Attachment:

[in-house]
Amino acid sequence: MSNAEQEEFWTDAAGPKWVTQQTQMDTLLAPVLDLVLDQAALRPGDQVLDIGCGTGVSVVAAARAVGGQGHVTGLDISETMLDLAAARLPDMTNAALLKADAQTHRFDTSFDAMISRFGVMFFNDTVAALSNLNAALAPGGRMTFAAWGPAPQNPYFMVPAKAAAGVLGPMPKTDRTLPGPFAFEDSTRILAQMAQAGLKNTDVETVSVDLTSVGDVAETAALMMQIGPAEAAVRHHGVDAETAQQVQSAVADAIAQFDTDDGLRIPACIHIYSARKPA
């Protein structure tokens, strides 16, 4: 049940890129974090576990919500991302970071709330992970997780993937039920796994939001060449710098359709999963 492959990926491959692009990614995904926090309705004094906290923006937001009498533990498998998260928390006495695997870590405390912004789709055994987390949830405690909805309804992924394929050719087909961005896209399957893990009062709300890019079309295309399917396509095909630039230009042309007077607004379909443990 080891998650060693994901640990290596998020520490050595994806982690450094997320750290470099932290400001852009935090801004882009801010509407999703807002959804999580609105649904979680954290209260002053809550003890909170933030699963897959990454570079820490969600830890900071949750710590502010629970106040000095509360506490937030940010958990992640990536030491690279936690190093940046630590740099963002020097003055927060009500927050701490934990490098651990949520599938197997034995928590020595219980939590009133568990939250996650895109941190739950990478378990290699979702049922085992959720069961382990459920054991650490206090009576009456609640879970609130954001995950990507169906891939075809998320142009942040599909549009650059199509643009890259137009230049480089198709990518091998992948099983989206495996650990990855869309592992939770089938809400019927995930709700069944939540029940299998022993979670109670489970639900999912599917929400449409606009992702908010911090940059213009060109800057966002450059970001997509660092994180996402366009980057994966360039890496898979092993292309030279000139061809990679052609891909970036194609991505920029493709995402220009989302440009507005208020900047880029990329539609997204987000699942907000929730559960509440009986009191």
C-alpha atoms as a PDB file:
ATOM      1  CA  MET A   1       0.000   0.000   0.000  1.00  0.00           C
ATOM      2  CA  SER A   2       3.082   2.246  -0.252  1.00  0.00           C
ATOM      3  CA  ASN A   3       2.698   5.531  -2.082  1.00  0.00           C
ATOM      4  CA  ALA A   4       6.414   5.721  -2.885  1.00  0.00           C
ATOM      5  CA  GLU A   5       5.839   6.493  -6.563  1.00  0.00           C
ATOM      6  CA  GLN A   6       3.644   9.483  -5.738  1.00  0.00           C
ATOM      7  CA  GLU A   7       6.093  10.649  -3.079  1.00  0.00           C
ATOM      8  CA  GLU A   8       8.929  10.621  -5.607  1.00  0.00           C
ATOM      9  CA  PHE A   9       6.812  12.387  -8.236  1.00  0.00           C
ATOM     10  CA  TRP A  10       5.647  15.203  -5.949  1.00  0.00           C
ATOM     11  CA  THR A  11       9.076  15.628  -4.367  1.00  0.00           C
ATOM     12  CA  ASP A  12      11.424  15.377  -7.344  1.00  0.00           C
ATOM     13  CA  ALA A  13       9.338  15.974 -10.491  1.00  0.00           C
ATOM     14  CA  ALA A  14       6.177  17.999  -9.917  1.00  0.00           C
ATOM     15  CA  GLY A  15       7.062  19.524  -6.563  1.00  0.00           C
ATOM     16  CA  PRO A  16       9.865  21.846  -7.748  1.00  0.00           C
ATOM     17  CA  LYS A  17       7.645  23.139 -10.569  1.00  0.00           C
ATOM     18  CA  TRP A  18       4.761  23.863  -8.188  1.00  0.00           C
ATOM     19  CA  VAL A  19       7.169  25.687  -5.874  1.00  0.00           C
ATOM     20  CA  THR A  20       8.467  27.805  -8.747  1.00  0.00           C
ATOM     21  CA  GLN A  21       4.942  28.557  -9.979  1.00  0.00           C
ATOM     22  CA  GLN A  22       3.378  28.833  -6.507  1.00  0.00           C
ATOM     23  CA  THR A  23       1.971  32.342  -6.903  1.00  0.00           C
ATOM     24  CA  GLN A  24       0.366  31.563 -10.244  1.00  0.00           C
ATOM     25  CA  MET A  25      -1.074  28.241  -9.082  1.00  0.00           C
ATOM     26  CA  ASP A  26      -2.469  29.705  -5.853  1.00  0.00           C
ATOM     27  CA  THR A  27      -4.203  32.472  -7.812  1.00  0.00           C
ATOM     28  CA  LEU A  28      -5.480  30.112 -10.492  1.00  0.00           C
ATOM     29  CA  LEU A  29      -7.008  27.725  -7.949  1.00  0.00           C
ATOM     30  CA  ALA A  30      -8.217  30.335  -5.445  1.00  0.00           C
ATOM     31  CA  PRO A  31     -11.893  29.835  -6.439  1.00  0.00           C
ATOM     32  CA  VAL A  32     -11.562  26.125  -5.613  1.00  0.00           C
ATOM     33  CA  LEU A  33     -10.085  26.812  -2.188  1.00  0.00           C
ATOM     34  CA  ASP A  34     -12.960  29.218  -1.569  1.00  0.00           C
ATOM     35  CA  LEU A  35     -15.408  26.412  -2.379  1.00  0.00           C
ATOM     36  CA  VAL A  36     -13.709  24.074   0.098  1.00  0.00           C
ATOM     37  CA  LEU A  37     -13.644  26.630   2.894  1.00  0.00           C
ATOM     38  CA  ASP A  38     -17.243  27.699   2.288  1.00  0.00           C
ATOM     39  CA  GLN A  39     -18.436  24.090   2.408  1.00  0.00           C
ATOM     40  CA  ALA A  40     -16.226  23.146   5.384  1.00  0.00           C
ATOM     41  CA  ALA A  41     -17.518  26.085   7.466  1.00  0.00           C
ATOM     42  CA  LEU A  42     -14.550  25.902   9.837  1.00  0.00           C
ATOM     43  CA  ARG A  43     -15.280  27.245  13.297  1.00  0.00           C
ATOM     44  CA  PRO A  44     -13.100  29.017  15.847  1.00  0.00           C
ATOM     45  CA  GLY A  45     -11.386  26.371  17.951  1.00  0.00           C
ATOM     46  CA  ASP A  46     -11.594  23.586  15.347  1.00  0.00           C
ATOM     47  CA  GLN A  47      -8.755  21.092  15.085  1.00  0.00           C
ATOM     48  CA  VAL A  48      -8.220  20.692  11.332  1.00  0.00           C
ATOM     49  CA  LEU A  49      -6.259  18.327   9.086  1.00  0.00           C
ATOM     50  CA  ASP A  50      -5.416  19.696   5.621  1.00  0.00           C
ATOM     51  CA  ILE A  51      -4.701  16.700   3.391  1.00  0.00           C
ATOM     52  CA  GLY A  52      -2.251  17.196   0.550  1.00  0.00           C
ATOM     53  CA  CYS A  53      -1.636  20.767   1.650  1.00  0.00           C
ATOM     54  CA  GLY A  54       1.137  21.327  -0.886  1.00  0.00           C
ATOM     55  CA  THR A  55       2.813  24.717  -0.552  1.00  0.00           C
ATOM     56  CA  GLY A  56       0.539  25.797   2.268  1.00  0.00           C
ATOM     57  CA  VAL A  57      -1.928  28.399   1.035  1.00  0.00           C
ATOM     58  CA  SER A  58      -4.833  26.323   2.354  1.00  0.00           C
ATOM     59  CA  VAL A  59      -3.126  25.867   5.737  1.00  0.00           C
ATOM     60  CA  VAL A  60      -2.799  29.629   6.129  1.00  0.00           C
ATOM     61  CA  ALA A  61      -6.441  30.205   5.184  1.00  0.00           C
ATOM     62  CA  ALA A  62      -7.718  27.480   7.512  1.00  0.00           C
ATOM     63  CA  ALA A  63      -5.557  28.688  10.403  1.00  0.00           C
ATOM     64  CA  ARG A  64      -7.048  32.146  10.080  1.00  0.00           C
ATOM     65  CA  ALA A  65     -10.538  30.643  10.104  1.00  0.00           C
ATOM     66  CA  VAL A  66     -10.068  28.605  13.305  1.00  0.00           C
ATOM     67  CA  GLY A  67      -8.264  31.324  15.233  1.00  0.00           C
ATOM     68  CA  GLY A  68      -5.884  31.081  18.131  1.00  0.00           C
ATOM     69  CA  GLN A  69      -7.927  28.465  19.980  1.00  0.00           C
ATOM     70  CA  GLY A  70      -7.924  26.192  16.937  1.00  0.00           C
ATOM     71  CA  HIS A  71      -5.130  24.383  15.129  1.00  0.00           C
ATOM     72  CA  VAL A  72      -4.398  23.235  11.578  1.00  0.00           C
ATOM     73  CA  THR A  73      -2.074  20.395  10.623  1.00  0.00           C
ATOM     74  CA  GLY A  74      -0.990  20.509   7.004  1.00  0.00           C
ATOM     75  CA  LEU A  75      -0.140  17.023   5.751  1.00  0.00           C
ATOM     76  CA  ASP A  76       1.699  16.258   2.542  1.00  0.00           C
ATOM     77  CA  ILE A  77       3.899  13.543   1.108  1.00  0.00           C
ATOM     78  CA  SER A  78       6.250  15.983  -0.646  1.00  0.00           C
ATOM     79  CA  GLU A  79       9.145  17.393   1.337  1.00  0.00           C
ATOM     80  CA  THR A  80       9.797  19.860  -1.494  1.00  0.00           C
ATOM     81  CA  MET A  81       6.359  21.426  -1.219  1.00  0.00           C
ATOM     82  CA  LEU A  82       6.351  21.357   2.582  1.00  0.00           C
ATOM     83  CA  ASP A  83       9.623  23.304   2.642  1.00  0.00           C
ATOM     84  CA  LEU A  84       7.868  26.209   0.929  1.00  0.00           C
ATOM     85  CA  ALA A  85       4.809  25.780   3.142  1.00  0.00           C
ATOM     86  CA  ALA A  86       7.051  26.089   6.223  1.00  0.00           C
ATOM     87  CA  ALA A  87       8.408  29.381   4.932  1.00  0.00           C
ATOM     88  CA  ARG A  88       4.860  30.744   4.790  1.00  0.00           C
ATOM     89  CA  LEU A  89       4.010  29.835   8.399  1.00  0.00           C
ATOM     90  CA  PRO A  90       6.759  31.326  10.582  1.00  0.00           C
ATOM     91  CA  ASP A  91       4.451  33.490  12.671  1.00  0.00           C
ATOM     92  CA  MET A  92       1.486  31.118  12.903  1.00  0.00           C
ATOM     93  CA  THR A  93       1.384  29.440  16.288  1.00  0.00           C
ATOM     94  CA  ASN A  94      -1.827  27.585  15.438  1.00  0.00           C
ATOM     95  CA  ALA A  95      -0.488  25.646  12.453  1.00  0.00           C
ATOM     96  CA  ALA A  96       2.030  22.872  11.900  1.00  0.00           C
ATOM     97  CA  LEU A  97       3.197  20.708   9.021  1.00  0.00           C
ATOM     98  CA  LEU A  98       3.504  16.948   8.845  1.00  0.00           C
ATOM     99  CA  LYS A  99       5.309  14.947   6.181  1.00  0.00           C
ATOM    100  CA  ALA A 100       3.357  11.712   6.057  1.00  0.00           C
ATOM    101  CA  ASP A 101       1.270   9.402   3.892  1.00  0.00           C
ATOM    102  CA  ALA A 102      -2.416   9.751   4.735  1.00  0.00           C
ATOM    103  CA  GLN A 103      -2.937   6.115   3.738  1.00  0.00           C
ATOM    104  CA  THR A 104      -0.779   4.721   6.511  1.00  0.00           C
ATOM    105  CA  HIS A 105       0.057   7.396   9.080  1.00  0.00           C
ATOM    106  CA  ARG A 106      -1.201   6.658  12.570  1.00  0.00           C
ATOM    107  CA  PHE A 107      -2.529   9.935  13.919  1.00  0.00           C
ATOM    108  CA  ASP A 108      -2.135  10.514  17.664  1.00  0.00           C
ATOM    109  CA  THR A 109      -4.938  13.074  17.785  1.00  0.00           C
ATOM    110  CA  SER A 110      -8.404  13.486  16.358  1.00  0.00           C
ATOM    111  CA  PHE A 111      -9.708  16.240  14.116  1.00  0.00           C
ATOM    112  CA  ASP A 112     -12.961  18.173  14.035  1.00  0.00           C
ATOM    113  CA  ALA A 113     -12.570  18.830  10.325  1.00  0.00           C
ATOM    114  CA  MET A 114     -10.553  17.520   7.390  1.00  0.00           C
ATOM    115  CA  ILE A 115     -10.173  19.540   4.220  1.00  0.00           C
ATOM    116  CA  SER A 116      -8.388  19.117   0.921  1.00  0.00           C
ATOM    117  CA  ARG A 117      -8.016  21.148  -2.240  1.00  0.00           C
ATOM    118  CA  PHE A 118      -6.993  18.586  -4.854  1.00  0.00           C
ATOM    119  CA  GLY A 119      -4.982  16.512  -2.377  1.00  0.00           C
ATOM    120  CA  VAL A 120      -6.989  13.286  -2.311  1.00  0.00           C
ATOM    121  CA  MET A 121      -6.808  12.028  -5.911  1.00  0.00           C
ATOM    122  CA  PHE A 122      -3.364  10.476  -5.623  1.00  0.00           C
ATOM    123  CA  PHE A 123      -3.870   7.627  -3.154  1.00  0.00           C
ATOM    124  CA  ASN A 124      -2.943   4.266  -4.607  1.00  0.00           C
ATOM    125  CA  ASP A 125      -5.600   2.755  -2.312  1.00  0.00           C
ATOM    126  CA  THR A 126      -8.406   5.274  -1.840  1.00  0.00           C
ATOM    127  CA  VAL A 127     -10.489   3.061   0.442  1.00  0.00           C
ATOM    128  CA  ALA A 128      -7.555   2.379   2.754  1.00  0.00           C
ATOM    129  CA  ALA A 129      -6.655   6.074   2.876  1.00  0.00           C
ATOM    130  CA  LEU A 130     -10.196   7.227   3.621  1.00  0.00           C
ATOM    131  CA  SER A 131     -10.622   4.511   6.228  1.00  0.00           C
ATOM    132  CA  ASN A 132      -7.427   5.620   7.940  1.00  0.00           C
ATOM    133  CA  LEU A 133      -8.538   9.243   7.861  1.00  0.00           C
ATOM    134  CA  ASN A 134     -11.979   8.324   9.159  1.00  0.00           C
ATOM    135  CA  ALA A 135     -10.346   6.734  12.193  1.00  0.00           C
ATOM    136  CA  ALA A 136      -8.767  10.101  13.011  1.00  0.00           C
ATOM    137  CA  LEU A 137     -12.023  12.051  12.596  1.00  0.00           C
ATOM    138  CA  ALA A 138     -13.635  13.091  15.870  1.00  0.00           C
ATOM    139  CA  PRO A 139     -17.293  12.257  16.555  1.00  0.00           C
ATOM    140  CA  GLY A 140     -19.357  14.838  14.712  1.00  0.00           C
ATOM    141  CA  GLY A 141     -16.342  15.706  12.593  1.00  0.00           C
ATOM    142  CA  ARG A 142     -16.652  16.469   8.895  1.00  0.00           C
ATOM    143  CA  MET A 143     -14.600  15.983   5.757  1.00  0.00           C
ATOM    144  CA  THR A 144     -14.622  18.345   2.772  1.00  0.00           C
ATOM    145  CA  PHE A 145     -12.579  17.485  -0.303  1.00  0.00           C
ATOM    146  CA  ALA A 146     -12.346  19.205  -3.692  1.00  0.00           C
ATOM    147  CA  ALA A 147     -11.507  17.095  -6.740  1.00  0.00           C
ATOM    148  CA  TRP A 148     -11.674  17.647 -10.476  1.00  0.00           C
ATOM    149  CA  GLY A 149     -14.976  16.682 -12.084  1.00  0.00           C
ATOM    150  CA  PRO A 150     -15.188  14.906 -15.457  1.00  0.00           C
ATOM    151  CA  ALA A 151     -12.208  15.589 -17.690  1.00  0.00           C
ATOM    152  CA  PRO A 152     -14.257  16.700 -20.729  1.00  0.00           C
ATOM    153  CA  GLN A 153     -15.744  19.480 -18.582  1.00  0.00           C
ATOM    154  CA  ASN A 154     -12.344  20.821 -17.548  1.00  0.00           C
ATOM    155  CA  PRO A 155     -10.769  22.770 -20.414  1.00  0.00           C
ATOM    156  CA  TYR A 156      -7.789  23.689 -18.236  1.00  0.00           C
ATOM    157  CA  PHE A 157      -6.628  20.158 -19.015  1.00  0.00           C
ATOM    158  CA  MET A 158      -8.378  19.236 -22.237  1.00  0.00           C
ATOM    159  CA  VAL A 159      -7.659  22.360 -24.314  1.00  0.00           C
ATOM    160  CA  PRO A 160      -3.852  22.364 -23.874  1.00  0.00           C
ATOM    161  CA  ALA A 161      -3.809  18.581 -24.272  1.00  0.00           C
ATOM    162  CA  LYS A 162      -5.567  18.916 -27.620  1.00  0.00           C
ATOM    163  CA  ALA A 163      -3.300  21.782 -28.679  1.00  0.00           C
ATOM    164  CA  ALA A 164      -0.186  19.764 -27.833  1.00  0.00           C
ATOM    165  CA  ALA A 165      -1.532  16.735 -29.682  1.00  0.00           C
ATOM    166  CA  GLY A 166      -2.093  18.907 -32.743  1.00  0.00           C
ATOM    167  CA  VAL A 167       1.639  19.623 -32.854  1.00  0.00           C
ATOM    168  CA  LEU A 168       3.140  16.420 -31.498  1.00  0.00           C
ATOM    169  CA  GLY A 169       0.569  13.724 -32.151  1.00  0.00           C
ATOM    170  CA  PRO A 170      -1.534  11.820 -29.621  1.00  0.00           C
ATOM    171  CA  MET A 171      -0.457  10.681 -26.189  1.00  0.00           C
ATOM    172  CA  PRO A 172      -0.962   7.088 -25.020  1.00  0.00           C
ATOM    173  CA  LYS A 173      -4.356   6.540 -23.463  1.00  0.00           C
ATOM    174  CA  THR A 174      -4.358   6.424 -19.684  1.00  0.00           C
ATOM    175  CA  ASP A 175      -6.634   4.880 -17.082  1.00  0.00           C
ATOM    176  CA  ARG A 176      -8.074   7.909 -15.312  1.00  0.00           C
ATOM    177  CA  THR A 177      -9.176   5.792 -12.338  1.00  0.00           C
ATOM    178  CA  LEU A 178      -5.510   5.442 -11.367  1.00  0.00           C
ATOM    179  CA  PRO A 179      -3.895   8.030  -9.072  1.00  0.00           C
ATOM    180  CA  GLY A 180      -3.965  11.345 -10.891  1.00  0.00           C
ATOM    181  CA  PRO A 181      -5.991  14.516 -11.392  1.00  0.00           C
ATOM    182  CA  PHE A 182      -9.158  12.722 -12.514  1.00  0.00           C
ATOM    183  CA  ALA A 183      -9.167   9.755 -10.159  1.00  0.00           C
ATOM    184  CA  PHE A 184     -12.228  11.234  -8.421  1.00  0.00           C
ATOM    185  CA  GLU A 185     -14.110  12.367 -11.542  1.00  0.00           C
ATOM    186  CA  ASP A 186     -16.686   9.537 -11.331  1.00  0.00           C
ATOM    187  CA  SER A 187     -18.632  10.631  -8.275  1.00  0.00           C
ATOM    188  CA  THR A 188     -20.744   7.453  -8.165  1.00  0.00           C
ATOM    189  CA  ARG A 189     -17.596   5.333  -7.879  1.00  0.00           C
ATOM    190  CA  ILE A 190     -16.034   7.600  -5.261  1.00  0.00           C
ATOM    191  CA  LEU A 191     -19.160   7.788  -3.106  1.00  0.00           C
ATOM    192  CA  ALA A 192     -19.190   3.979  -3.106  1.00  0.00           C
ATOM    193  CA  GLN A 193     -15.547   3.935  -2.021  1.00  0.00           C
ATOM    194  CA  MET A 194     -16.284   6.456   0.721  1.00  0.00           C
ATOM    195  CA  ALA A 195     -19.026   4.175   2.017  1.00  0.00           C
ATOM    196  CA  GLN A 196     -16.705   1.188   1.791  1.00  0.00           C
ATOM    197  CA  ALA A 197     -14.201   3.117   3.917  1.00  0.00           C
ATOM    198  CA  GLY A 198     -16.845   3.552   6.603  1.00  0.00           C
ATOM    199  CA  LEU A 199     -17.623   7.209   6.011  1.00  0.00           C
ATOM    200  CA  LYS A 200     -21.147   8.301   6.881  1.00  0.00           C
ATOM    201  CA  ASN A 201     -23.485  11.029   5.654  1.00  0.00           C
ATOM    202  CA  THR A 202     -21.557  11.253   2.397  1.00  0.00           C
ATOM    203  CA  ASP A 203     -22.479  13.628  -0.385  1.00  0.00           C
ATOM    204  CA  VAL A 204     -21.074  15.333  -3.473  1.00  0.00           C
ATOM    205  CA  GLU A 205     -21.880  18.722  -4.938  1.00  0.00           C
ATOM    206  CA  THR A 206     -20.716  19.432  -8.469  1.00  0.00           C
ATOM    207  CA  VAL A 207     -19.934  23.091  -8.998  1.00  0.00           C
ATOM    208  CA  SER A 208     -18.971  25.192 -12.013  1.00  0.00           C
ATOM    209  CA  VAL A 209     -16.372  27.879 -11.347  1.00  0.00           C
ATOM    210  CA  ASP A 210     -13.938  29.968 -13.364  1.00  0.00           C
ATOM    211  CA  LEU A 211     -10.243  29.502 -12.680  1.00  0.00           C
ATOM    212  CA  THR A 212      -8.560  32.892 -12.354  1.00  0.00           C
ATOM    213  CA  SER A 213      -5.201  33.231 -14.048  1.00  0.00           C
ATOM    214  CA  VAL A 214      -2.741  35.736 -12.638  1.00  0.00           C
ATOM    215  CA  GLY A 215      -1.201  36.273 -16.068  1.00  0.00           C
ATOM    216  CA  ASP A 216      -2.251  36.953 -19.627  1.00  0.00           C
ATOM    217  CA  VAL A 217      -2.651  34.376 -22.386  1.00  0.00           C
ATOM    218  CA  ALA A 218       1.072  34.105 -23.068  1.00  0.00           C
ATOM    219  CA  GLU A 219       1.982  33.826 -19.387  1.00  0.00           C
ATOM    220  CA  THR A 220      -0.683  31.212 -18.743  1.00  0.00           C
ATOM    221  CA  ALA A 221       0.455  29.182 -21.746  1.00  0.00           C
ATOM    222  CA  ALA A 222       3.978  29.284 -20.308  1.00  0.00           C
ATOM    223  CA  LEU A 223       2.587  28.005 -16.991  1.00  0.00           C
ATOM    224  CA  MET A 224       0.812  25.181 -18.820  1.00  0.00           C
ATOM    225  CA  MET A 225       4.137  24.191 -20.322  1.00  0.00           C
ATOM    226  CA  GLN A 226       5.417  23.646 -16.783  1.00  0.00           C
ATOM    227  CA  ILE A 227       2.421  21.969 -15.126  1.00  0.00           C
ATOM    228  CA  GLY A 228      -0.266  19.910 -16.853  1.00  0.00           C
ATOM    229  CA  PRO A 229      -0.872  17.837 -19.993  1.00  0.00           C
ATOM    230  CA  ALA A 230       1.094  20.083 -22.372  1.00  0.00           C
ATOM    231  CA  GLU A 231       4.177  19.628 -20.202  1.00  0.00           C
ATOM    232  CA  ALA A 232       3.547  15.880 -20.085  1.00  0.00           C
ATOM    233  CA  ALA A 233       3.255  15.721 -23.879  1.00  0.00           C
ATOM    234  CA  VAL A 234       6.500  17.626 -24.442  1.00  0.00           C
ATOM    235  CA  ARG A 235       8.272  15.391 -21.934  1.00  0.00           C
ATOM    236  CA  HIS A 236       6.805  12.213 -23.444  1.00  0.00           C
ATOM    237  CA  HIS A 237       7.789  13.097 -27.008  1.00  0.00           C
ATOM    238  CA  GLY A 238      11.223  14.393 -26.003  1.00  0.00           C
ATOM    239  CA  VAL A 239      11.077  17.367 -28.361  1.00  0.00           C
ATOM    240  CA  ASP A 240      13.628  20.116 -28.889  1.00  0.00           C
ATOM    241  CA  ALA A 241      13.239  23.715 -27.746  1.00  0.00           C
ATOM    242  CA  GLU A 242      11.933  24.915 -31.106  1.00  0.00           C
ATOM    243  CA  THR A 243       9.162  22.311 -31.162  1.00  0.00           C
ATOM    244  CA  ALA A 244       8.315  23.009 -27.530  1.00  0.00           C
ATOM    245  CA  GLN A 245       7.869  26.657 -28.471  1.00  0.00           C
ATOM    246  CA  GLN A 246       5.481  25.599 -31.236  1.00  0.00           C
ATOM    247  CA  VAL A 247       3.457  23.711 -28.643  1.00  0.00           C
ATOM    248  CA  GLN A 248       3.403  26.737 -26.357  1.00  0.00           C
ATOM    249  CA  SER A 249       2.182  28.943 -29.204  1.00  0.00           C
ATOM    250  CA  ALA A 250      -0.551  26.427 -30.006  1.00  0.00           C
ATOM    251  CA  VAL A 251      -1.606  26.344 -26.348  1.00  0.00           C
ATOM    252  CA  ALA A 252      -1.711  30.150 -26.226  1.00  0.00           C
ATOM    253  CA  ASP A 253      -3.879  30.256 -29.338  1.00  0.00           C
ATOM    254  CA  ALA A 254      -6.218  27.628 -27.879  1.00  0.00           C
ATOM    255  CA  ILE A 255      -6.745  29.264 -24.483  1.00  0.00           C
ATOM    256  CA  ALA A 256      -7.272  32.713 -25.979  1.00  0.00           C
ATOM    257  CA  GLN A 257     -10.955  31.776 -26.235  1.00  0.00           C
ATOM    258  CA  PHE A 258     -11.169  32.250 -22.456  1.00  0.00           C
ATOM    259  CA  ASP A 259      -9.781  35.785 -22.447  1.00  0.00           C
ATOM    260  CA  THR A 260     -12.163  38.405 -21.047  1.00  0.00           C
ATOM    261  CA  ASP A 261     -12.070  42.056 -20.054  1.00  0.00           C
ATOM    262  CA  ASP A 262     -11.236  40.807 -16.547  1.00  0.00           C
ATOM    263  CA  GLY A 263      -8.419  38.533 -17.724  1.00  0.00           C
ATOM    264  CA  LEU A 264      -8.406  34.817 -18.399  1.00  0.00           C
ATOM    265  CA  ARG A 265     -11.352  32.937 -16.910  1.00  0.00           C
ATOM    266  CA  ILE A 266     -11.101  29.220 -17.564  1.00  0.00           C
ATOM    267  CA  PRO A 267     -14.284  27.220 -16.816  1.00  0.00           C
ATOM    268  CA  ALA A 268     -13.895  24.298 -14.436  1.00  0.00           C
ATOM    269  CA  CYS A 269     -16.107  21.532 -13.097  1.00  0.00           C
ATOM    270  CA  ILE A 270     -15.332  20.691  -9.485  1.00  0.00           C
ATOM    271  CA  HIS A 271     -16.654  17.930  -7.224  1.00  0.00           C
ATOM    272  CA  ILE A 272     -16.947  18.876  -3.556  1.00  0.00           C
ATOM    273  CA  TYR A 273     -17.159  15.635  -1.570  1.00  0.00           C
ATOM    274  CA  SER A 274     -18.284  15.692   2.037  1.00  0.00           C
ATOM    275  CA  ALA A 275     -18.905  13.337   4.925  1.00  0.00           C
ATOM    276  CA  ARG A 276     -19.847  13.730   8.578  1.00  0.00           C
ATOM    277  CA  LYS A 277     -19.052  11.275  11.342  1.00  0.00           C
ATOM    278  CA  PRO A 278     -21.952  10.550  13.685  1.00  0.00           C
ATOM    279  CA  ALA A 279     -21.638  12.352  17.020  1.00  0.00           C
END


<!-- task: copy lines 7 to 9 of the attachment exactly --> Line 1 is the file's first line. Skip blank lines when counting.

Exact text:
ATOM      3  CA  ASN A   3       2.698   5.531  -2.082  1.00  0.00           C
ATOM      4  CA  ALA A   4       6.414   5.721  -2.885  1.00  0.00           C
ATOM      5  CA  GLU A   5       5.839   6.493  -6.563  1.00  0.00           C